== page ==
Japanese Knotweed should be buried at least 5m deep within impenetrable barriers or plastic sheeting. However, before bury Japanese Knotweed on a development site, you will need to consult with the Environmental Agency to ensure the quality of groundwater will not be affected in any way.
3. Approved Landfill Disposal
Japanese Knotweed can only be disposed of within licenced landfill sites. It is recommended that you contact the landfill site in advance so they can prepare a suitable area for the Japanese Knotweed to be disposed of.
Currently, there are no natural enemies to Japanese knotweed in the UK. Getting rid of Japanese Knotweed is typically achieved through chemical treatment or excavation.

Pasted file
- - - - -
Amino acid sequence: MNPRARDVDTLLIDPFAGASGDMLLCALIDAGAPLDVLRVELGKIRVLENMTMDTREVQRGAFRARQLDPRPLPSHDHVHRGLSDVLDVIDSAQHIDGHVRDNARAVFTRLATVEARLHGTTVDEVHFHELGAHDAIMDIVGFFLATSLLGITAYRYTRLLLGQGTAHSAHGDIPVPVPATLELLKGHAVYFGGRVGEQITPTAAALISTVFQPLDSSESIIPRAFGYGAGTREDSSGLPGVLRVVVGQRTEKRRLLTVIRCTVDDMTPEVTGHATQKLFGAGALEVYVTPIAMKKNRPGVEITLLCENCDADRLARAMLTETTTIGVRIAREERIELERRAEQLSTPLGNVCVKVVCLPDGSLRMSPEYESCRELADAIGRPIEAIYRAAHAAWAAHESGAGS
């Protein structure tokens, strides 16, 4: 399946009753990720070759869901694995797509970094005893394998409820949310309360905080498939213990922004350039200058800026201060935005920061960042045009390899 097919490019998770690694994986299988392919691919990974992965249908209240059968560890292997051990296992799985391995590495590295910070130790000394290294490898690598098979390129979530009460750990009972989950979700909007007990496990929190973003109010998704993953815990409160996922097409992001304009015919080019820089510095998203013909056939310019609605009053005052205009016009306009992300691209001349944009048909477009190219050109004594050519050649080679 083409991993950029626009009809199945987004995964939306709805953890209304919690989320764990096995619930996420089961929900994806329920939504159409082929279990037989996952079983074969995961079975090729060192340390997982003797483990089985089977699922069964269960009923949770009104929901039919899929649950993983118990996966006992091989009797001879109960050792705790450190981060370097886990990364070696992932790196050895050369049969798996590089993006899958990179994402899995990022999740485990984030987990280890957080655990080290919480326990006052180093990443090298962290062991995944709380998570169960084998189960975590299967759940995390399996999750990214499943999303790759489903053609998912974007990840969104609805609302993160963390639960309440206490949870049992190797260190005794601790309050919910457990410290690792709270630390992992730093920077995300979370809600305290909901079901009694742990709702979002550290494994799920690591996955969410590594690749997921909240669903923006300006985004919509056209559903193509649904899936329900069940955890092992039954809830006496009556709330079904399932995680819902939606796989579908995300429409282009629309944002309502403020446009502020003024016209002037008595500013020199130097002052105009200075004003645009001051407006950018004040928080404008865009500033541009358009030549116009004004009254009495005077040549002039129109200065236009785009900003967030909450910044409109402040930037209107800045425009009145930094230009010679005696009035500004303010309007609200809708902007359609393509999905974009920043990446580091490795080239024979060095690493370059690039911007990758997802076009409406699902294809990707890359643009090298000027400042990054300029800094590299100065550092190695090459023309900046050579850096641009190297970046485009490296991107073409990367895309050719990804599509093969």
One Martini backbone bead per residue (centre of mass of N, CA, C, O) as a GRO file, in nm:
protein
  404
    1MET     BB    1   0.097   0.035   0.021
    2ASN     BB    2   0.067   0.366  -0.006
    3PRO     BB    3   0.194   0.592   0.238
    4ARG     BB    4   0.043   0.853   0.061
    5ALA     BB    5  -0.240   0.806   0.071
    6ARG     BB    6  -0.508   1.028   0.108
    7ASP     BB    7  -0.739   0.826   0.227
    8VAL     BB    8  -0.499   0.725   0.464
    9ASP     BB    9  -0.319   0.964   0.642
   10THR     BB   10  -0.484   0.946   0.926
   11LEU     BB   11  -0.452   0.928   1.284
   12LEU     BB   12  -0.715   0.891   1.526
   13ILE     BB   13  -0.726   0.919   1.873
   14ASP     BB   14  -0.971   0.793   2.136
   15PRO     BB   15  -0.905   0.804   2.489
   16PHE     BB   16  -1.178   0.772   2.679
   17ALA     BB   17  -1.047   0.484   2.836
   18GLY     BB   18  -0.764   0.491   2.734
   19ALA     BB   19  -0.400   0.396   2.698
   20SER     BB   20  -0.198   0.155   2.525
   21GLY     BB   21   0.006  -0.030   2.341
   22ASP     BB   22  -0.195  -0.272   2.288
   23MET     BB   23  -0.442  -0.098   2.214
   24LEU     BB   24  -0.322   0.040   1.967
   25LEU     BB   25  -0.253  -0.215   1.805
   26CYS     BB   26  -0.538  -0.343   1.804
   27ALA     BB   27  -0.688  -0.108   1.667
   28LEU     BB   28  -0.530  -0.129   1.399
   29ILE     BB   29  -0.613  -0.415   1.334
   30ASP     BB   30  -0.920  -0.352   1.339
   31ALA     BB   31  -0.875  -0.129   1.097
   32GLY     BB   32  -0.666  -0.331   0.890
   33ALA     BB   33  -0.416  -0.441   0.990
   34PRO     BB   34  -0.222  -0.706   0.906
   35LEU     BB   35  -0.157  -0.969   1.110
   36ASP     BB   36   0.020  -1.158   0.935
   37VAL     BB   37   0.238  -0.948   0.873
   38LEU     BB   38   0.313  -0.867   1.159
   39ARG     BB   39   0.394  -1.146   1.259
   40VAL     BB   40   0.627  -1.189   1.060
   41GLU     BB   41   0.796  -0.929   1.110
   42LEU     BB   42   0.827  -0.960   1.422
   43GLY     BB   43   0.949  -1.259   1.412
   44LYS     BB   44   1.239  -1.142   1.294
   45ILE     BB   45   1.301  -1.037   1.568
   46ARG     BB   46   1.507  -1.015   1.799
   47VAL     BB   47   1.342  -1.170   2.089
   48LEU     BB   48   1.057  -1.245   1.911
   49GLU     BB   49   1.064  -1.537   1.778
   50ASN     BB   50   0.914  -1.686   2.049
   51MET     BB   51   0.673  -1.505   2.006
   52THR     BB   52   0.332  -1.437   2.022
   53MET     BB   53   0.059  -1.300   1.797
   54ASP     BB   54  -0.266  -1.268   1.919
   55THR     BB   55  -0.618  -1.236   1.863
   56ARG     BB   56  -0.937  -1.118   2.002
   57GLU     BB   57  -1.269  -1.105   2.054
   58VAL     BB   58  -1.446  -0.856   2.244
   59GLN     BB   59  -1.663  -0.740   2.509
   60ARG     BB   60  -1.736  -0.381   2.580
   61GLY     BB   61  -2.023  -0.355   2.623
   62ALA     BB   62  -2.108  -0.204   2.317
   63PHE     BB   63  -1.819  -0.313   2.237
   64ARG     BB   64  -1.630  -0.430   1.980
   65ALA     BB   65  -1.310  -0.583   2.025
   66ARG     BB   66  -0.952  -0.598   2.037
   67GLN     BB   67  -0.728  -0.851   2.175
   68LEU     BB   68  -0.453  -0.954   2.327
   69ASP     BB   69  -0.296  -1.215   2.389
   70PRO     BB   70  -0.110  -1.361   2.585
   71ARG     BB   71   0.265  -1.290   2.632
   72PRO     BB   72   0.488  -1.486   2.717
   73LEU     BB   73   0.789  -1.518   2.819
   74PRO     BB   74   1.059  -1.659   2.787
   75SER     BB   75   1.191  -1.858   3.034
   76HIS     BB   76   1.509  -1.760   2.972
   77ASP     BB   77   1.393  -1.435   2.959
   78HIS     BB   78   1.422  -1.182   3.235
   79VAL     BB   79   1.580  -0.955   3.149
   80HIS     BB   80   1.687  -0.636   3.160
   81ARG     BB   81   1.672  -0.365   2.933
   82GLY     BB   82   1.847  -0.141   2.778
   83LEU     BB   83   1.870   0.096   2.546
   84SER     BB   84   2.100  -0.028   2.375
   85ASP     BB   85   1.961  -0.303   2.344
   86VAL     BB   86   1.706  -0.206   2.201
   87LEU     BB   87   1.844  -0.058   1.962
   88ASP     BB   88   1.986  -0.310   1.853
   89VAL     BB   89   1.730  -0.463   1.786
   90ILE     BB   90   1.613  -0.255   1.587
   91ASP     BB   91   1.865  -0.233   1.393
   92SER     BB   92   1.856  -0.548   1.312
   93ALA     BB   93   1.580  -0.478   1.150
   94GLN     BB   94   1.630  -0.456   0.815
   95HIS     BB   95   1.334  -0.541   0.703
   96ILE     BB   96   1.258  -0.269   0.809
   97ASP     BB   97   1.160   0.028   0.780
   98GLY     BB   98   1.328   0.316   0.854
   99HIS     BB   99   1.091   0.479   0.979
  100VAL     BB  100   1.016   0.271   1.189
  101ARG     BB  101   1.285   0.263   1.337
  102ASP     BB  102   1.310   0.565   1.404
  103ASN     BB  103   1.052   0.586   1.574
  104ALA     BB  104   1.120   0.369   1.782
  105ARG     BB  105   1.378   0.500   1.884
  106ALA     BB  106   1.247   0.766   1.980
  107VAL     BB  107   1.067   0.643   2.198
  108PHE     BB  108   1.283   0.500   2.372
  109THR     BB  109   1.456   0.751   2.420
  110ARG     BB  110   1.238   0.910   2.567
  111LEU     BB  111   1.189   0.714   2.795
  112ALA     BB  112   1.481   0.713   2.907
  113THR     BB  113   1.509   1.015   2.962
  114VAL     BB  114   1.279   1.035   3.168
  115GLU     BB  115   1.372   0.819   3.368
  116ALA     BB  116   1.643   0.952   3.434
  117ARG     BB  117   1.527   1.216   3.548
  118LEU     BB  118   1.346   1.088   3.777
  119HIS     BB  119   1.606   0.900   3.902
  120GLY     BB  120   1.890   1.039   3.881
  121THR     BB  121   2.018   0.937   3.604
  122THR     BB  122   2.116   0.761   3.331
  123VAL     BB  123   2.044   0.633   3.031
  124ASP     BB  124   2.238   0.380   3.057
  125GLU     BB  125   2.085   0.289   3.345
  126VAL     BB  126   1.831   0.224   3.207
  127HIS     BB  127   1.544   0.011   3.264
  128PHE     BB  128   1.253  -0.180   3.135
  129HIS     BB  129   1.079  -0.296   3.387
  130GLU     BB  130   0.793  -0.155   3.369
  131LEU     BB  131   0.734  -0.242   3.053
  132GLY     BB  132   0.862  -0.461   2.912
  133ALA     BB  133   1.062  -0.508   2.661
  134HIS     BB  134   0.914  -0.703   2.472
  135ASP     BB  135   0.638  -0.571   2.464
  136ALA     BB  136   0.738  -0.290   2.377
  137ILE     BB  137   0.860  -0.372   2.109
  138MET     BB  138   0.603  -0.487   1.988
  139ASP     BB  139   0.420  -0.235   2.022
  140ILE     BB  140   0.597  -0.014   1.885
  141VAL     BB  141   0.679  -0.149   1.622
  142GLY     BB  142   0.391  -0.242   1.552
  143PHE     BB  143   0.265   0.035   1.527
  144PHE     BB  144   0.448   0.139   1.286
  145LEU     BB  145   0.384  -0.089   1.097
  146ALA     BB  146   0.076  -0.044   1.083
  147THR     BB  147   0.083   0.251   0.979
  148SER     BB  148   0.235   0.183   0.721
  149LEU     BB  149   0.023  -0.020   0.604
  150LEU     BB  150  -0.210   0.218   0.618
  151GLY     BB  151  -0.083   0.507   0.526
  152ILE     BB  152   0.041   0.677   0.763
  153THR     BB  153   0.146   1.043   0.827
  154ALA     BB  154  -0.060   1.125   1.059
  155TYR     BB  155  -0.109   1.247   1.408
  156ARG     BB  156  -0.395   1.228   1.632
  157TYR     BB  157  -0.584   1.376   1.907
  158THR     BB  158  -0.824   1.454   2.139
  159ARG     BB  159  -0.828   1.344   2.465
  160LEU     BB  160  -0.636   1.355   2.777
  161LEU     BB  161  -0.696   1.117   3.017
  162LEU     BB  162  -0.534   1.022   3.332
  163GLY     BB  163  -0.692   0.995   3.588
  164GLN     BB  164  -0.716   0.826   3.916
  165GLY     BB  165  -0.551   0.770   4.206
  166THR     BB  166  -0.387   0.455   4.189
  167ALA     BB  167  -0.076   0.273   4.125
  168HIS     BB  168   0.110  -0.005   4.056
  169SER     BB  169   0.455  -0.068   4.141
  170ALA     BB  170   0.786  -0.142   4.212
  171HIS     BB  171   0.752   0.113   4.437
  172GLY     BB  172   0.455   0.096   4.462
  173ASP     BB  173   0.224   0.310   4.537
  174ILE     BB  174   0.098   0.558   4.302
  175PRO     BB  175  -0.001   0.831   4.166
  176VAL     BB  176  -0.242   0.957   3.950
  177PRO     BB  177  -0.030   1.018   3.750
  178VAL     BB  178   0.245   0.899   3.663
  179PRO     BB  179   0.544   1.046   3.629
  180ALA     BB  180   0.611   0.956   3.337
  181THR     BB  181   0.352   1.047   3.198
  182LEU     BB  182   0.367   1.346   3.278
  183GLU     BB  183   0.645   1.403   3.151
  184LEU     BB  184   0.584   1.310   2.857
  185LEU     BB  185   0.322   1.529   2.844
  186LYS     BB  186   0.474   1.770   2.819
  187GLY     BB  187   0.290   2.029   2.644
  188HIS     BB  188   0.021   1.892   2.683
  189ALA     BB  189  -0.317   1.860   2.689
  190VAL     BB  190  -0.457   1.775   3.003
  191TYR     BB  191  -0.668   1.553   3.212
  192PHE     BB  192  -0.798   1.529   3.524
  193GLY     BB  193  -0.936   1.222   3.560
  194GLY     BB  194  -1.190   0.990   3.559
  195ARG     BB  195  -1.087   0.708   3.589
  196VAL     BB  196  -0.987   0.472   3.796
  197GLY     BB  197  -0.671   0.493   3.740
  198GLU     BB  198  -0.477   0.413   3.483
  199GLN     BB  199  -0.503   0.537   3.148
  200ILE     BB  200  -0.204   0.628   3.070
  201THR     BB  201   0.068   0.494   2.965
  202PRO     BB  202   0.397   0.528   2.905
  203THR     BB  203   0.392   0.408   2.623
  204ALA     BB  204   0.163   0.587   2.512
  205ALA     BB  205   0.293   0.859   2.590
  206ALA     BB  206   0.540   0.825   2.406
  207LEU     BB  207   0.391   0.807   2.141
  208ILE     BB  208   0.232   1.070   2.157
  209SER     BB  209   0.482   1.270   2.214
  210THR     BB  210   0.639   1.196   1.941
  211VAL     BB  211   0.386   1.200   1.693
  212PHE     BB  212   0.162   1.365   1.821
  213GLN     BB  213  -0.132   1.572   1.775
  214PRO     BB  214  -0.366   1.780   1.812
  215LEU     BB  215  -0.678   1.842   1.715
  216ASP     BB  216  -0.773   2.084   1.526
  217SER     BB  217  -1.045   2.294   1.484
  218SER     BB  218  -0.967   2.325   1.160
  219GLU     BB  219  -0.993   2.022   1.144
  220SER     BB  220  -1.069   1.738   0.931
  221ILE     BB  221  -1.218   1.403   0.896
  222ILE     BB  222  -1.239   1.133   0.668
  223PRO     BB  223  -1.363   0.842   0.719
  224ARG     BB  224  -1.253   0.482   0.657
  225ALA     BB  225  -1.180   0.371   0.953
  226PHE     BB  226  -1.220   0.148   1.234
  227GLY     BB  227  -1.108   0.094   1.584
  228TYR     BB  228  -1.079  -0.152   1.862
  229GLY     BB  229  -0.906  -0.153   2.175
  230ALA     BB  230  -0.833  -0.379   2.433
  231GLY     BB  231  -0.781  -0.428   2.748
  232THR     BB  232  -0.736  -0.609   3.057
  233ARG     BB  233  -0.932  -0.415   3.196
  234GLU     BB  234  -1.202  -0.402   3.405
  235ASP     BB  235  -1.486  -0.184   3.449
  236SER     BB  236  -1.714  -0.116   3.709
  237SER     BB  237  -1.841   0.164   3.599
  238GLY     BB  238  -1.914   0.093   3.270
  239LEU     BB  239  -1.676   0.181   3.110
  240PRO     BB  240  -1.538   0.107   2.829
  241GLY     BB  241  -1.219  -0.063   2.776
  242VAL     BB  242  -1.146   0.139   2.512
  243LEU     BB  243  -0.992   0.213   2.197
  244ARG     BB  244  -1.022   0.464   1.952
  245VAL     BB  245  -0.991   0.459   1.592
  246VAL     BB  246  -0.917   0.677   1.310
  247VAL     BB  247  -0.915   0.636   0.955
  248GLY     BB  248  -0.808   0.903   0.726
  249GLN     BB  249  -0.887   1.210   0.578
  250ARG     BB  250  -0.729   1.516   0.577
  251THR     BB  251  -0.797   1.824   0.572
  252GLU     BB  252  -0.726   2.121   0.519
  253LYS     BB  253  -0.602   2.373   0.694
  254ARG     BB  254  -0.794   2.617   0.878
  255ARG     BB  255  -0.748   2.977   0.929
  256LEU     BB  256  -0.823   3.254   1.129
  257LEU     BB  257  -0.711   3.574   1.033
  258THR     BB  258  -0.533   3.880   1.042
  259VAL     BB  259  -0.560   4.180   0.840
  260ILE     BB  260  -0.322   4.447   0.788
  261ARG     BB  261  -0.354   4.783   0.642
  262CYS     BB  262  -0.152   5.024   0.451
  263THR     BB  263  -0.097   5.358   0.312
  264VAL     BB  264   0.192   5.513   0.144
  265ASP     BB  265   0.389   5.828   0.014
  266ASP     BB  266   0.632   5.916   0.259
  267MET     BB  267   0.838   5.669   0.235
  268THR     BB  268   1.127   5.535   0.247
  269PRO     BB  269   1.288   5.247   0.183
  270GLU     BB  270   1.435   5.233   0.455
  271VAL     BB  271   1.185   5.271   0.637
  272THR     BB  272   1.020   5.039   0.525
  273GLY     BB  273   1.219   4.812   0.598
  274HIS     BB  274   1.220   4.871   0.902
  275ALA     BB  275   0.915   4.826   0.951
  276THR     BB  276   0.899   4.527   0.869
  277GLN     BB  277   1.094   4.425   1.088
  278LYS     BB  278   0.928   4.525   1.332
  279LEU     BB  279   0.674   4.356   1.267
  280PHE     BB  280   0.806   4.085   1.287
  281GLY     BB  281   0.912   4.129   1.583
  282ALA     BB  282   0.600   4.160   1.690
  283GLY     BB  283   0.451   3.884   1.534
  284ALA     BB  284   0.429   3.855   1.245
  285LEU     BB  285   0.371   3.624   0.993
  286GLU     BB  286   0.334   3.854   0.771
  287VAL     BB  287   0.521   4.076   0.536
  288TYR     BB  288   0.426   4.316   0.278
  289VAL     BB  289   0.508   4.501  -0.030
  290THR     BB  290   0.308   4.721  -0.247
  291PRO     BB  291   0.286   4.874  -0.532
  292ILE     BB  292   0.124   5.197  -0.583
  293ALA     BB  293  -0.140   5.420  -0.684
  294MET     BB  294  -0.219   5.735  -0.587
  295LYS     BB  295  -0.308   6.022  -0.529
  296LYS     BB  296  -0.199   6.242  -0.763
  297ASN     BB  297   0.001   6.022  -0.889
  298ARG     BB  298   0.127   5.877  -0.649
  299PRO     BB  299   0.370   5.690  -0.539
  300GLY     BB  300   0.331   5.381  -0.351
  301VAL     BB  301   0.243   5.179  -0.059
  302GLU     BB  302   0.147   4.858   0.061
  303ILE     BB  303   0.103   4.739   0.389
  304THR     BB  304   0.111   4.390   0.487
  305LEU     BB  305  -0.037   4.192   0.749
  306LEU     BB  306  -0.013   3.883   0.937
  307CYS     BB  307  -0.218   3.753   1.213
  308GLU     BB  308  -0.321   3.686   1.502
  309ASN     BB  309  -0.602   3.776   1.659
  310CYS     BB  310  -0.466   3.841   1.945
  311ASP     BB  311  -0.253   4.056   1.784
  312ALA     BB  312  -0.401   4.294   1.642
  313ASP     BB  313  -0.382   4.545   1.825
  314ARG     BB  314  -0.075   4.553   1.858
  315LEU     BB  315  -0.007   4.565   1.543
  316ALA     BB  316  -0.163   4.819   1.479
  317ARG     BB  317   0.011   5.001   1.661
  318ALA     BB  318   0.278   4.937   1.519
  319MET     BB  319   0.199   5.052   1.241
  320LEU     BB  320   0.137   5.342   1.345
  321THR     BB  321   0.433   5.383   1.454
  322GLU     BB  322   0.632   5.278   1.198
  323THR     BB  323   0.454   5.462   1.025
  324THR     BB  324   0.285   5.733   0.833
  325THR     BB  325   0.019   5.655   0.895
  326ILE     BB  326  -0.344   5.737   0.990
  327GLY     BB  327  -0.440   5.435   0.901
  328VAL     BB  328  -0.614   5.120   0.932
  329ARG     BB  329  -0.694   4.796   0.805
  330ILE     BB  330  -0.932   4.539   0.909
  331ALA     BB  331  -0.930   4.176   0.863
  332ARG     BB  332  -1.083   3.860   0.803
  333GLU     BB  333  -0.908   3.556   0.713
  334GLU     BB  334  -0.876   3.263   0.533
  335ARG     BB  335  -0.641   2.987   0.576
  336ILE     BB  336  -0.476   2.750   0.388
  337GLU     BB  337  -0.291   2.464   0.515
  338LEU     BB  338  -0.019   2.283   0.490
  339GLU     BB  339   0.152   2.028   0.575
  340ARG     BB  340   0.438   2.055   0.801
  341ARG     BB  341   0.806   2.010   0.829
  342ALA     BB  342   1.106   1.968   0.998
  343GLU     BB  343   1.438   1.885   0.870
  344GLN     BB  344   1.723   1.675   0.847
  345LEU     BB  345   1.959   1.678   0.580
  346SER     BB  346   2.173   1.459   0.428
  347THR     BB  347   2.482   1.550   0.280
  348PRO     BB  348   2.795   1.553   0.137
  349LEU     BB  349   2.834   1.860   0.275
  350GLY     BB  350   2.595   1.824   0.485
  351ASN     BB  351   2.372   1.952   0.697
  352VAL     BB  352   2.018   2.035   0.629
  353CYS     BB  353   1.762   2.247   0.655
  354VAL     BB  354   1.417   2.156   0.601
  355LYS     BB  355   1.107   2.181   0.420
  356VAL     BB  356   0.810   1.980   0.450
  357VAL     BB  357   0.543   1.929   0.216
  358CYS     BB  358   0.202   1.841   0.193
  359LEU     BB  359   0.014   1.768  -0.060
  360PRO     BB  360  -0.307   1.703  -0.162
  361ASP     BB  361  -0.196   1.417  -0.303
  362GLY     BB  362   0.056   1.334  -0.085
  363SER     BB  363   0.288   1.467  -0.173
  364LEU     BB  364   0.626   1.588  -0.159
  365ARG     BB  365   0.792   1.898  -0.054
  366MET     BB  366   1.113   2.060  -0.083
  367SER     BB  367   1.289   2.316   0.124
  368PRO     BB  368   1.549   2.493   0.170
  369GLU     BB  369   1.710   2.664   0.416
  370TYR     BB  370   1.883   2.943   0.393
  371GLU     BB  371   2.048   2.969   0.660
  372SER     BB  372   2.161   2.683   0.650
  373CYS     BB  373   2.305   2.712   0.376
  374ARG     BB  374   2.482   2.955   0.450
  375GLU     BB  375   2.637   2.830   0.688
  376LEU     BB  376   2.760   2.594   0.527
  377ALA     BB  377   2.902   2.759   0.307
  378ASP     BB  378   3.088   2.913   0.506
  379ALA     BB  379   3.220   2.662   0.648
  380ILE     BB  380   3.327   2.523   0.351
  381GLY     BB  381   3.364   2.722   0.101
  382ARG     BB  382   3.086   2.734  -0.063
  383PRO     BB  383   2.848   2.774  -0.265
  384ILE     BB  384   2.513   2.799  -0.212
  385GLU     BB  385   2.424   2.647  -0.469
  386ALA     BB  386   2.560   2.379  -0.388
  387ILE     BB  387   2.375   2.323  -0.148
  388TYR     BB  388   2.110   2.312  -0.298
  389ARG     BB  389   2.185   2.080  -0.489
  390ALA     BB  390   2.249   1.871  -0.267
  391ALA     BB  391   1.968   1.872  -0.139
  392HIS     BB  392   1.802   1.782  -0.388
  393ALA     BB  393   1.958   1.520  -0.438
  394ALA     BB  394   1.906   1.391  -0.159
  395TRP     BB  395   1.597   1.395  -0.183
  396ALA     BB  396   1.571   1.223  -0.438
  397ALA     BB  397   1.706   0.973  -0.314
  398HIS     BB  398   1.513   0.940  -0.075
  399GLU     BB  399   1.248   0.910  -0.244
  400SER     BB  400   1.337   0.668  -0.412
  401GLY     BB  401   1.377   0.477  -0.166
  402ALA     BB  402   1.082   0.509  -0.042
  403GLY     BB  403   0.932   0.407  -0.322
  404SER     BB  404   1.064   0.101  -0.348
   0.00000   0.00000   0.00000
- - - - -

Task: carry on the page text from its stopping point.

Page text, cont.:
However, an experiment is underway in Wales where scientists have released insects, imported from Japan, within 6 different locations that have a Japanese Knotweed presence. The hope is these insects will stunt the knotweed plants and allow native species to flourish again.
Japanese Knotweed is an attractive looking plant that stands out right away with its lushest green, shield-shaped, leaves. The bamboo-like stem of a Japanese Knotweed plant is another tell-tale sign. Japanese Knotweed will grow to around 7 feet tall, with leaves up to 14cm. In the late summer, early Autumn, the plant will start producing its creamy white flowers.
You can report any sightings of Japanese Knotweed to SEPA (Scottish Environmental Protection Agency) whose main role is to protect and improve the environment.